Title of the work
Country of the First Edition
Country/countries of popularity
First Edition Date
First Edition Details
Russ Daff, Mini Myth Book Two: Perseus and Andromeda, RD Books, 2017, 50 pp.
Comics (Graphic works)
Cover courtesy of the Author.
Author of the Entry:
Ayelet Peer, Bar-Ilan University, email@example.com
Peer-reviewer of the Entry:
Lisa Maurice, Bar-Ilan University, firstname.lastname@example.org
Susan Deacy, University of Roehampton, email@example.com
Russ Daff (Author, Illustrator)
Russ is a British author and illustrator from Cambridge, UK. He graduated from Falmouth School of Art in 1993 and he works for the computer games industry as well as creating illustrations and cartoons.
Profile at cambridge-illustrators.co.uk (accessed: July 19, 2019).
Bio prepared by Ayelet Peer, Bar- Ilan University, firstname.lastname@example.org
This is the second book in Russ Daff’s Mini Myth series, which retells myths in comic form for children. The first book introduced Perseus and his quest to slay Medusa. This book continues the adventures of Perseus. At the end of the previous book, Perseus was rewarded by Zeus with Pegasus, the flying horse. In this book, Perseus arrives at Joppa and saves Princess Andromeda. Andromeda’s mother vainly boasts that her daughter is more beautiful than the sea nymphs. The nymphs are angry and wish for revenge. Poseidon then sends a sea-monster against the city and demands the sacrifice of Andromeda. Zeus intervenes and makes Perseus to go to Joppa and Aphrodite cast a love spell on him and Andromeda. Perseus then kills the monster and saves Andromeda. Together they continue to Seriphos and Perseus rescues Danae from having to marry the king, Polydectes. The king gazes at Medusa’s head and turns to stone and Perseus remains with his mother and Andromeda on the island.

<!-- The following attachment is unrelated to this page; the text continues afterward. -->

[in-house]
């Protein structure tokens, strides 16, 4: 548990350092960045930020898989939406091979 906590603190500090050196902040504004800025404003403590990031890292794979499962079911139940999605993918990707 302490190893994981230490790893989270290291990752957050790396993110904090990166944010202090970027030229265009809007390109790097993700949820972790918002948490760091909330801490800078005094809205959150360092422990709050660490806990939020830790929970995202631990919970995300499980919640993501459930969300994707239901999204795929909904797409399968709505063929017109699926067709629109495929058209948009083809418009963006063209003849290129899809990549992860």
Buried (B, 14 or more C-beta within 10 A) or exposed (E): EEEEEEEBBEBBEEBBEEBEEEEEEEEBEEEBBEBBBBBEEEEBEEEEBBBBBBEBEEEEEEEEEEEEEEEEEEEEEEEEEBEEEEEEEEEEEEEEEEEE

The first book emphasized the role of the gods as benevolent. This book also opens with Cassiopeia who tells Andromeda that they are blessed by the gods. Zeus and Athena are once again portrayed as carrying for humans while Poseidon and Hera seem less affectionate and more determined to keep the humans in check.
The author promotes modern ideas of feminine equality and power by having Andromeda refuse to be treated like an object (the "jewel of the kingdom" as her mother calls her). Her mother boasts that she is more beautiful than the sea nymphs and thus makes them angry. Yet this anger is defused and non-threatening since, in keeping with the comic tone of the books, Poseidon agrees to avenge his daughters because he cannot bear listening to them complain anymore.
The books ends with Zeus benignly watching the events and noting that Perseus is the first mortal hero of many. Thus the ending, as in the first book, continues the motif of the caring god and the heroic Perseus. This book places less emphasis on Perseus’ piety and focuses more on his fighting the monster, and on the different female characters who move the plot (Cassiopeia; Hera; the sea nymphs; Athena and Aphrodite). As mentioned above, this shows the more feminist tone of this book, as well as its focus more on action than on the contemplations of the hero (which were discussed in the first book).
The review refers to the Kindle edition.